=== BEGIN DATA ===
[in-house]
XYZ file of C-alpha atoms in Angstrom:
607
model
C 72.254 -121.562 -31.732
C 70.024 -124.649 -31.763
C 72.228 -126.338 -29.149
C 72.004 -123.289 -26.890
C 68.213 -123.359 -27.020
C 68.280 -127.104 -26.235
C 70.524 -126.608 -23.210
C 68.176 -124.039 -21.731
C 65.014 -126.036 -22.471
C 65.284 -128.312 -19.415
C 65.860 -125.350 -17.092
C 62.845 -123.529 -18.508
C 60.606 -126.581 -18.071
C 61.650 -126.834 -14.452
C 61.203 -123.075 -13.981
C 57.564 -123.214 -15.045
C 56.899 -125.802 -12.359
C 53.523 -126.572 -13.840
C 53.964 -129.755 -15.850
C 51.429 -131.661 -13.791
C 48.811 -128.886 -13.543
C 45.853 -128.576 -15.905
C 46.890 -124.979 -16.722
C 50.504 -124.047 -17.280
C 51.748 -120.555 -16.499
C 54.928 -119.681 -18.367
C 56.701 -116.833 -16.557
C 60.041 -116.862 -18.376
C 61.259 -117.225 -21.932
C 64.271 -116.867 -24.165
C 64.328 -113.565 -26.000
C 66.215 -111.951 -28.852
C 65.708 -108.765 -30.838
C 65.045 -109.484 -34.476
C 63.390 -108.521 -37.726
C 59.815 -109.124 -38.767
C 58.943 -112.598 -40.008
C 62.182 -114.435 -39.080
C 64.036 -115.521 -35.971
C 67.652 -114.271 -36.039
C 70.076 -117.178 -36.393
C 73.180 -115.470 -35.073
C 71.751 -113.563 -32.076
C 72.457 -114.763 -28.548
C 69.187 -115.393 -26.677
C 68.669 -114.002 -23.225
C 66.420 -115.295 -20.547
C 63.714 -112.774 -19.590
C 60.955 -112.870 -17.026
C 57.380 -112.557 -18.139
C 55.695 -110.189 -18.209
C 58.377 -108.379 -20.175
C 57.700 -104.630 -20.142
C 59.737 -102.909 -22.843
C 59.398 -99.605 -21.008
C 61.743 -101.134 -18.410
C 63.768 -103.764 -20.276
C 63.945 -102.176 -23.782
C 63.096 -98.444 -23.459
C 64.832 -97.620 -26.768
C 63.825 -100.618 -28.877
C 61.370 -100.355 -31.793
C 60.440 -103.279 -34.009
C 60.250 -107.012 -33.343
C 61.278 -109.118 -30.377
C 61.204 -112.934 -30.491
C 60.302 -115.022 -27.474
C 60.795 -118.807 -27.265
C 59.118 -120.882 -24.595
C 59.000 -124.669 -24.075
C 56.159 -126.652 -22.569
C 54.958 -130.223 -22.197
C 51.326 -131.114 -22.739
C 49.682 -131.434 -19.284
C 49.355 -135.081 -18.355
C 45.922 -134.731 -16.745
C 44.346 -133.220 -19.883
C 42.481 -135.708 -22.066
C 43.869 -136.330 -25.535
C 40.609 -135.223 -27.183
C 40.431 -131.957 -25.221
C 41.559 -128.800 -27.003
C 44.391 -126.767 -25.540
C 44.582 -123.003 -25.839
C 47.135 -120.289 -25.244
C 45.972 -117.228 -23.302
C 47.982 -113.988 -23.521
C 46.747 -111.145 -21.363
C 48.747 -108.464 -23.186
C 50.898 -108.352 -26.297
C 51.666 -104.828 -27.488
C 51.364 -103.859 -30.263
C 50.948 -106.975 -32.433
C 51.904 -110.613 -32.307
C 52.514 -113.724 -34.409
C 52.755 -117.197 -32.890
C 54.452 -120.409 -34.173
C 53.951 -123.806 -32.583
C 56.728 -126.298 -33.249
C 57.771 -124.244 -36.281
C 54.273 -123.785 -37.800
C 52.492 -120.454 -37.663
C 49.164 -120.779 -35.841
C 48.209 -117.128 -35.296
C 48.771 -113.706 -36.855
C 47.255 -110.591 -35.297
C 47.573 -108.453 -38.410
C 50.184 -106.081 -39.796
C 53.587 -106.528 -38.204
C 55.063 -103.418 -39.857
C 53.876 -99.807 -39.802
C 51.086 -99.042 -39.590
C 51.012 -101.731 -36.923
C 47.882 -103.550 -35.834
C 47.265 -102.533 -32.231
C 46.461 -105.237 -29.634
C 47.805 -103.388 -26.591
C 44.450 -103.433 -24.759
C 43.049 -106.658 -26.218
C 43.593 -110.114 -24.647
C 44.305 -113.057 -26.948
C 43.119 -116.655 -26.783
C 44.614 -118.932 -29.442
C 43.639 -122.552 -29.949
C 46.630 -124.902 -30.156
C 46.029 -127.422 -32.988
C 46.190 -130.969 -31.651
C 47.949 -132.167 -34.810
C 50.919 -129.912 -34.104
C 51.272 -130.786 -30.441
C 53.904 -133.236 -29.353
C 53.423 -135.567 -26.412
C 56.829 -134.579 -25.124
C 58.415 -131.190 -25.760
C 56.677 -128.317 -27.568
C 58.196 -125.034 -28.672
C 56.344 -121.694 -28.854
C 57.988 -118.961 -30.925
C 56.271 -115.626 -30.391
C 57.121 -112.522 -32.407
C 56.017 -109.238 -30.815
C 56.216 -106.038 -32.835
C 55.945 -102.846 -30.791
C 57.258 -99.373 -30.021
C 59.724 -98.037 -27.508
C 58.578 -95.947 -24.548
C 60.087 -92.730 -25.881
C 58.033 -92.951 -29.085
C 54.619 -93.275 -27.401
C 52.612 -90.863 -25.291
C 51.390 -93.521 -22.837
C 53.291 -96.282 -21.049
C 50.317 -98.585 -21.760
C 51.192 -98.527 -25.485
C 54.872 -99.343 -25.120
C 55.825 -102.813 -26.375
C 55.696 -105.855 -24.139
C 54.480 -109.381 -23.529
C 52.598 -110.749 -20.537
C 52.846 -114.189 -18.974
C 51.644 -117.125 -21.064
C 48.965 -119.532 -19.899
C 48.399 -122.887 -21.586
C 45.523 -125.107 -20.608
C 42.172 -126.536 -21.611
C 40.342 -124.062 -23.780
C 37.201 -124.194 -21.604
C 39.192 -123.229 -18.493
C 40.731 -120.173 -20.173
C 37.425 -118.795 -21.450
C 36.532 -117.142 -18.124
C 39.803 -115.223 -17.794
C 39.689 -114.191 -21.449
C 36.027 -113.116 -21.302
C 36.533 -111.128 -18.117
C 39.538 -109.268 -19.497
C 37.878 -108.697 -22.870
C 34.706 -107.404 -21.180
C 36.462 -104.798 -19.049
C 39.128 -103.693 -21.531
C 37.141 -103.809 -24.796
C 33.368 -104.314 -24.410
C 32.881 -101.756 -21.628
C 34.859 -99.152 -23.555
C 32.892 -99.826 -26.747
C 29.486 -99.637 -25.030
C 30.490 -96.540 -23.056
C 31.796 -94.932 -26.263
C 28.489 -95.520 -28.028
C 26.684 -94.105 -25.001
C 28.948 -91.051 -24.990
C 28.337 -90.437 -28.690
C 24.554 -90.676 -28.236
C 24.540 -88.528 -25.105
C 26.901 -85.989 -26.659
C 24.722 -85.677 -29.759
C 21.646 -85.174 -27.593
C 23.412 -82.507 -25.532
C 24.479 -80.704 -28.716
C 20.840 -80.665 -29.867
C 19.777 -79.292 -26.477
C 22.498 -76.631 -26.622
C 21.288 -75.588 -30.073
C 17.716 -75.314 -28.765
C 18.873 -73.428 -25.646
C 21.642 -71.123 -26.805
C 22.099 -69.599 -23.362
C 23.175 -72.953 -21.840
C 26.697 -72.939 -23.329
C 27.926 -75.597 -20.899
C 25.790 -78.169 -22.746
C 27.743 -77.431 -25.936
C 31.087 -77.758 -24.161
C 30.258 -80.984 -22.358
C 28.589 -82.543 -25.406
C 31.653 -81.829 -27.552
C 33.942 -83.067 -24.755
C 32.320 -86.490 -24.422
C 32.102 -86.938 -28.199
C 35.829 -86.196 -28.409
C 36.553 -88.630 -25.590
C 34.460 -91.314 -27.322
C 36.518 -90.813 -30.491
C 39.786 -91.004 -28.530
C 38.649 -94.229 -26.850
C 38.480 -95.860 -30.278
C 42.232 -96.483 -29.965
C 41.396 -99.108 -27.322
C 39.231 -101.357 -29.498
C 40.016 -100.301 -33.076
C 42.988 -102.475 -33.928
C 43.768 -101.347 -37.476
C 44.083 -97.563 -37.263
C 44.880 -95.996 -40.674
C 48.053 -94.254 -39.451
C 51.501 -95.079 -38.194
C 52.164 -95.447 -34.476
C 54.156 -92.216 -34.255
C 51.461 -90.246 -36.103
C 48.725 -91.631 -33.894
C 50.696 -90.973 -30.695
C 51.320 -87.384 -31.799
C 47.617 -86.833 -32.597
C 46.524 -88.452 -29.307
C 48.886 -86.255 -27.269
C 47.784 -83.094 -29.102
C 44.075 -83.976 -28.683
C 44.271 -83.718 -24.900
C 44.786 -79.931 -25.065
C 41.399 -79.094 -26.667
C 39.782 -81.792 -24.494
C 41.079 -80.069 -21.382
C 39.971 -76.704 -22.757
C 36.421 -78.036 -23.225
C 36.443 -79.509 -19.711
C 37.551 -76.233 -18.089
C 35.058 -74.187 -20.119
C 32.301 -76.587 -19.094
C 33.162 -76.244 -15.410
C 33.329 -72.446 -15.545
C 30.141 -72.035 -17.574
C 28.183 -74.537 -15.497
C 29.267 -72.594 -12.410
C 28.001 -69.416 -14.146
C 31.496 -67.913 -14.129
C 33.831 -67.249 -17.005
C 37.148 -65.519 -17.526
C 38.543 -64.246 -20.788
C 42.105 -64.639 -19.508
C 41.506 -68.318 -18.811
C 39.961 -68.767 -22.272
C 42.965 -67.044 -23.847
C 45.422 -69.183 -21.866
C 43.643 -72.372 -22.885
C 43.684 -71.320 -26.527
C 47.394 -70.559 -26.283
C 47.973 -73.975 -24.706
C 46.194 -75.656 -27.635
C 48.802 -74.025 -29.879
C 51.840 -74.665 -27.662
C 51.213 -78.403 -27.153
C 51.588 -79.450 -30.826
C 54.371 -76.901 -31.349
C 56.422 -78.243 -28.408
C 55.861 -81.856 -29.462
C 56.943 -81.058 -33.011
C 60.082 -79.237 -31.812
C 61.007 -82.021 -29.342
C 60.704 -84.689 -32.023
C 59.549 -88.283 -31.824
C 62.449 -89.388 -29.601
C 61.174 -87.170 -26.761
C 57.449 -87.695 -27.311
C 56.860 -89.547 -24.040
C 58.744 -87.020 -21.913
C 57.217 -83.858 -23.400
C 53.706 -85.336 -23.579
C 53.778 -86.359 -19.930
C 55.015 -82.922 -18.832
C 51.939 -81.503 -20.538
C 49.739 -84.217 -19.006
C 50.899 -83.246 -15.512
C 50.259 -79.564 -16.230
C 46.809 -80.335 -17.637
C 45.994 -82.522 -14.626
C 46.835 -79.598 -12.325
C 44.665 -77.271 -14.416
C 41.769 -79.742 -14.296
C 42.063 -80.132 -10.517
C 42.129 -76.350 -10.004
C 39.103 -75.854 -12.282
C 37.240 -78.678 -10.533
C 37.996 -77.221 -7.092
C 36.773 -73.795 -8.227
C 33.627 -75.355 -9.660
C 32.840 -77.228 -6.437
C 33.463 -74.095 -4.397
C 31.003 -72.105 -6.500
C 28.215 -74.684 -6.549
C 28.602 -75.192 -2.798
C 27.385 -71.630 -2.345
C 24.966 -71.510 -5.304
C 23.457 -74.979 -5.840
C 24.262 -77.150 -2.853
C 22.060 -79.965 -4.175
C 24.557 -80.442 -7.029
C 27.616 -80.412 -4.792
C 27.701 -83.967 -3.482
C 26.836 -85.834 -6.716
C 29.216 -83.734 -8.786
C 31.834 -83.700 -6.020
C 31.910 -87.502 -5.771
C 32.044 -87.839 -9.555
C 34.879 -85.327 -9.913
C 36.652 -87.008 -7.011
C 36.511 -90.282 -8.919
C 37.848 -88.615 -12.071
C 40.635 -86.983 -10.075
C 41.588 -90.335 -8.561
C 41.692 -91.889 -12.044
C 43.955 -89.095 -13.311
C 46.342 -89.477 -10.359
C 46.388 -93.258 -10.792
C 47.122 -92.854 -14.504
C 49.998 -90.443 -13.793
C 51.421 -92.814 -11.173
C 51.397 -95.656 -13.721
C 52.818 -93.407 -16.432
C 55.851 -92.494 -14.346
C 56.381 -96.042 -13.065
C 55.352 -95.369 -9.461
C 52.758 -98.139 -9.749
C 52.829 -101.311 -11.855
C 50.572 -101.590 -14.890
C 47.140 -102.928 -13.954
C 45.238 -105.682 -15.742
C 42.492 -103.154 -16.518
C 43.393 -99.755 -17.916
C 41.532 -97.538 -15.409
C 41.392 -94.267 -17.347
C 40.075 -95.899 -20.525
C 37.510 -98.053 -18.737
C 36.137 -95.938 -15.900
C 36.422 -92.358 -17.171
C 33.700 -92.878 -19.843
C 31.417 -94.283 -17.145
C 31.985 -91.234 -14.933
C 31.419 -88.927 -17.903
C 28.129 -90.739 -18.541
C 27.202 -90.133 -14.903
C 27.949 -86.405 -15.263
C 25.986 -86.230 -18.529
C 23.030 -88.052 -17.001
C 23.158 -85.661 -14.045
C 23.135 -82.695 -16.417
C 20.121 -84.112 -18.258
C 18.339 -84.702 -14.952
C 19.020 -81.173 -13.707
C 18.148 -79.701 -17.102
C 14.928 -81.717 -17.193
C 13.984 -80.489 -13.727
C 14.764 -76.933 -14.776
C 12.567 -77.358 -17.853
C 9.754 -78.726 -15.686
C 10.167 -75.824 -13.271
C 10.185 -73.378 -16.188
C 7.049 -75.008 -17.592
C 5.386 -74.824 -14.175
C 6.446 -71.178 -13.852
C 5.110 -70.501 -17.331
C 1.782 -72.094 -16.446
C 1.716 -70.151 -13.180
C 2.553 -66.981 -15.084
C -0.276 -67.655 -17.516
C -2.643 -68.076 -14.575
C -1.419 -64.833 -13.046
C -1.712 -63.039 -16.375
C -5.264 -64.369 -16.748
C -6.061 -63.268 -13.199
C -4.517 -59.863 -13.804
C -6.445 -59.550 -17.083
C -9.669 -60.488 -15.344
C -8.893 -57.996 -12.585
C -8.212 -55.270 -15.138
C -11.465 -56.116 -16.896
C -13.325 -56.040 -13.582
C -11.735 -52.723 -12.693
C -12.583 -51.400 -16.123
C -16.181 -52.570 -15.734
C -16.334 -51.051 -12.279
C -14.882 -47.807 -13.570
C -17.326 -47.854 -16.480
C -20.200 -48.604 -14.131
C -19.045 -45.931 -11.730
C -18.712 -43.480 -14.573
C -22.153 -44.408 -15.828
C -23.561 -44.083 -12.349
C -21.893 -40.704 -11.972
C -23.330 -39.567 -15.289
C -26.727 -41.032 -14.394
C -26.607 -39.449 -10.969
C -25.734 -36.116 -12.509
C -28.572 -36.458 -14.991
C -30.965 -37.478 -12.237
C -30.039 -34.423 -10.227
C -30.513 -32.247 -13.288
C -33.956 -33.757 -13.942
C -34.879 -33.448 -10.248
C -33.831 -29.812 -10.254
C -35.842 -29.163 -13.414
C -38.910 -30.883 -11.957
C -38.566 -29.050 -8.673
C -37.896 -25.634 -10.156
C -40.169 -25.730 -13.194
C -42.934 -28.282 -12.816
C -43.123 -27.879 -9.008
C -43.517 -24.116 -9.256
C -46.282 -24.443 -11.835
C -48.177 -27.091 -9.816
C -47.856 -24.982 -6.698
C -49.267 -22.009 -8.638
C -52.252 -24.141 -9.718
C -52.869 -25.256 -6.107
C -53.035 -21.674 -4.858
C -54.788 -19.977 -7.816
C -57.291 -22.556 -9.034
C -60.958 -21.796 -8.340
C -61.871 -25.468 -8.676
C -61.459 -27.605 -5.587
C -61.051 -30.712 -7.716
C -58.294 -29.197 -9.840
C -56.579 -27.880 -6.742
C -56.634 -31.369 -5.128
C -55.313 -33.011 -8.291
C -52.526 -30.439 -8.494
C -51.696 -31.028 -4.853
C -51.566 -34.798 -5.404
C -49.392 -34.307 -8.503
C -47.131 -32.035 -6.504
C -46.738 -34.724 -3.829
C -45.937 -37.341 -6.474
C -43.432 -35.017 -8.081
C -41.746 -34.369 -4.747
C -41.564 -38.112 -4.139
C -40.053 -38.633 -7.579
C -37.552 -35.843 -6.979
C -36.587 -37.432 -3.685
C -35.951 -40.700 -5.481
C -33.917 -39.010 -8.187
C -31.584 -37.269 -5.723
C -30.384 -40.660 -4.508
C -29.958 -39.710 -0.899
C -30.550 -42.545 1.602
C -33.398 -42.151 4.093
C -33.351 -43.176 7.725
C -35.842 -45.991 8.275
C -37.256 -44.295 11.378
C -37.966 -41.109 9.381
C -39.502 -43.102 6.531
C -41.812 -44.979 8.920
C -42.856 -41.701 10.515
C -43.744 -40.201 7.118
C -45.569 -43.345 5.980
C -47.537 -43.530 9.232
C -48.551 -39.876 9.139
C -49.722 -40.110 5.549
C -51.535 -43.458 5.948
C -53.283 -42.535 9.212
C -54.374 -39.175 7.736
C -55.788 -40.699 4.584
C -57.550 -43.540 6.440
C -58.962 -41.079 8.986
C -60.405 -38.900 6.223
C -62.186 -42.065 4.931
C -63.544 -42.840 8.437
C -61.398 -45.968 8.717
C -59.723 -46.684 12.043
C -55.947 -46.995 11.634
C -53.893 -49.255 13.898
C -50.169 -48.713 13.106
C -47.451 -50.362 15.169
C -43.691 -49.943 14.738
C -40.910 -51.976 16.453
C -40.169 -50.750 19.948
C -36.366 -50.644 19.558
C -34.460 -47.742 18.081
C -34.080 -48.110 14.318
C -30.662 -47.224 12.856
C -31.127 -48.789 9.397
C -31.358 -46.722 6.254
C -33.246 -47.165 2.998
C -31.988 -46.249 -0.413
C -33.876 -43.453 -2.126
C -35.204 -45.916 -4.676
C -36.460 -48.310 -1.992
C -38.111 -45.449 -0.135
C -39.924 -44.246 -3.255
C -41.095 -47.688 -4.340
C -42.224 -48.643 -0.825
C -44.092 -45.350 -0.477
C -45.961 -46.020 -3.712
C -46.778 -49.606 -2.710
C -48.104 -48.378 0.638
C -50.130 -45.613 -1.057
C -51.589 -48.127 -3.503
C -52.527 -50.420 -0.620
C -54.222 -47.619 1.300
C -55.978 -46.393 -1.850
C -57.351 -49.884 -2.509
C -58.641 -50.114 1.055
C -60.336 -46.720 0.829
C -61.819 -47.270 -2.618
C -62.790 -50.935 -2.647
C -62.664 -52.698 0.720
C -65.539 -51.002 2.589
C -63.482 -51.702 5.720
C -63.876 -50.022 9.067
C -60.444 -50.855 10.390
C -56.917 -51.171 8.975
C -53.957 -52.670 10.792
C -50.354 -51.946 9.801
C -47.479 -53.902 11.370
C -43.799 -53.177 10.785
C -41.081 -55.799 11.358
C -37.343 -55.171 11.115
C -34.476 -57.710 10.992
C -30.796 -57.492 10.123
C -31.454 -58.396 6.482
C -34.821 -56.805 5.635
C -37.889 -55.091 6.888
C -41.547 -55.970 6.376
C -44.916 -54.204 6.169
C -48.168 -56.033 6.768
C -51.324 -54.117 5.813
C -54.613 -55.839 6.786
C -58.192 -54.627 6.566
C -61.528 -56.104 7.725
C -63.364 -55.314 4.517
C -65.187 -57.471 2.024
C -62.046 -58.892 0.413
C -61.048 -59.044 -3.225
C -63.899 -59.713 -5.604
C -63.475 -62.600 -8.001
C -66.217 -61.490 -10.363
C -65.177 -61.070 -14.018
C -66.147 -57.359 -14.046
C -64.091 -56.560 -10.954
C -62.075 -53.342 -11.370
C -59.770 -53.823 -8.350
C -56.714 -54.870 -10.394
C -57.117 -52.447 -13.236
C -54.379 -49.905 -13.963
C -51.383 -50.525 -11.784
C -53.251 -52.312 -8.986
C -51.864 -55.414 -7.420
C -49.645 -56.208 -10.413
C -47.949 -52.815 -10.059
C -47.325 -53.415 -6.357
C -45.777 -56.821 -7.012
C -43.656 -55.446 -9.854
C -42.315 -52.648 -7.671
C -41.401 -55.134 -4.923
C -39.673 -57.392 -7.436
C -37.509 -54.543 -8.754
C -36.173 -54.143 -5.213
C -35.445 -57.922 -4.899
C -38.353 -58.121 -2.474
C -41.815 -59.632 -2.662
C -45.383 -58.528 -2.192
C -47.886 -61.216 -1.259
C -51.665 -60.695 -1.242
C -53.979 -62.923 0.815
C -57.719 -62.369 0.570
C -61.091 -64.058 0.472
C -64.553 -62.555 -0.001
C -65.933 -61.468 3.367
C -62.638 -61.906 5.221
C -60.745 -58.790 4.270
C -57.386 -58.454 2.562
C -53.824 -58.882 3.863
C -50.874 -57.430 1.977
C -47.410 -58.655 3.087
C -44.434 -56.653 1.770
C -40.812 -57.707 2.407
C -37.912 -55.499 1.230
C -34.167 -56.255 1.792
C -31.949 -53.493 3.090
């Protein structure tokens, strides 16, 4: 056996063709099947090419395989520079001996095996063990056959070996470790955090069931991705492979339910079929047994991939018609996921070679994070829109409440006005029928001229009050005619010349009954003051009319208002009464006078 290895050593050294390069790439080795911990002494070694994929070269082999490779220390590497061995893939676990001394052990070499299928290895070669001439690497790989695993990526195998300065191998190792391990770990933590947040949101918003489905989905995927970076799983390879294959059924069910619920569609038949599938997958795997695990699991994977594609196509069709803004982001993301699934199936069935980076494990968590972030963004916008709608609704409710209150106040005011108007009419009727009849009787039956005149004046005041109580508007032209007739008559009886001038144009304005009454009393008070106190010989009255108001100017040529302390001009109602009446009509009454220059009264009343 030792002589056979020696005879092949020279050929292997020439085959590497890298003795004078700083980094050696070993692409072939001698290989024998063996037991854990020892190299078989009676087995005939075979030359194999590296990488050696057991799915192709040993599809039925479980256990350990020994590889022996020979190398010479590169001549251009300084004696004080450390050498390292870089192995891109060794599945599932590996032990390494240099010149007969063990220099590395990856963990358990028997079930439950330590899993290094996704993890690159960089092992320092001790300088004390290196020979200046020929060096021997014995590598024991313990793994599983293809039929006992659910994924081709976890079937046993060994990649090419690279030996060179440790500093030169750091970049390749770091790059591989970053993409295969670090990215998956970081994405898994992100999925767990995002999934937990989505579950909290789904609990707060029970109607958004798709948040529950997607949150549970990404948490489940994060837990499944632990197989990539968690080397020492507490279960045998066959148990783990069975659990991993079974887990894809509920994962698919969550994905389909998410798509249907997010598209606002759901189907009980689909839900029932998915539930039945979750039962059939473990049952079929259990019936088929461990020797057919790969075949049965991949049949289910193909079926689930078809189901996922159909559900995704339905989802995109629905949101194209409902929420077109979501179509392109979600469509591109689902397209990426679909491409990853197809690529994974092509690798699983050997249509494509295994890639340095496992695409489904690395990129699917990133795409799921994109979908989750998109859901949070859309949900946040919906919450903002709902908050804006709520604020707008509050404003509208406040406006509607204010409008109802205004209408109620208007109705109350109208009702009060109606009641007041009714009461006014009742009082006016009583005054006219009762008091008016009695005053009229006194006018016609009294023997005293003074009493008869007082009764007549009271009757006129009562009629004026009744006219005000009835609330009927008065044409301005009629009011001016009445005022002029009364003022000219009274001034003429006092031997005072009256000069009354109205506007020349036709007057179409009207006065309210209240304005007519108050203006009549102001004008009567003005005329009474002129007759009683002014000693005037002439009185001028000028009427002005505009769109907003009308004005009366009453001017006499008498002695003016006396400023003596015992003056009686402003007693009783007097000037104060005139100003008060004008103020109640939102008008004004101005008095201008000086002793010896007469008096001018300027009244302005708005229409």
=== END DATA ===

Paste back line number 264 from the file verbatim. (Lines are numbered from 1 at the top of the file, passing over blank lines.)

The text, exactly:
C 33.329 -72.446 -15.545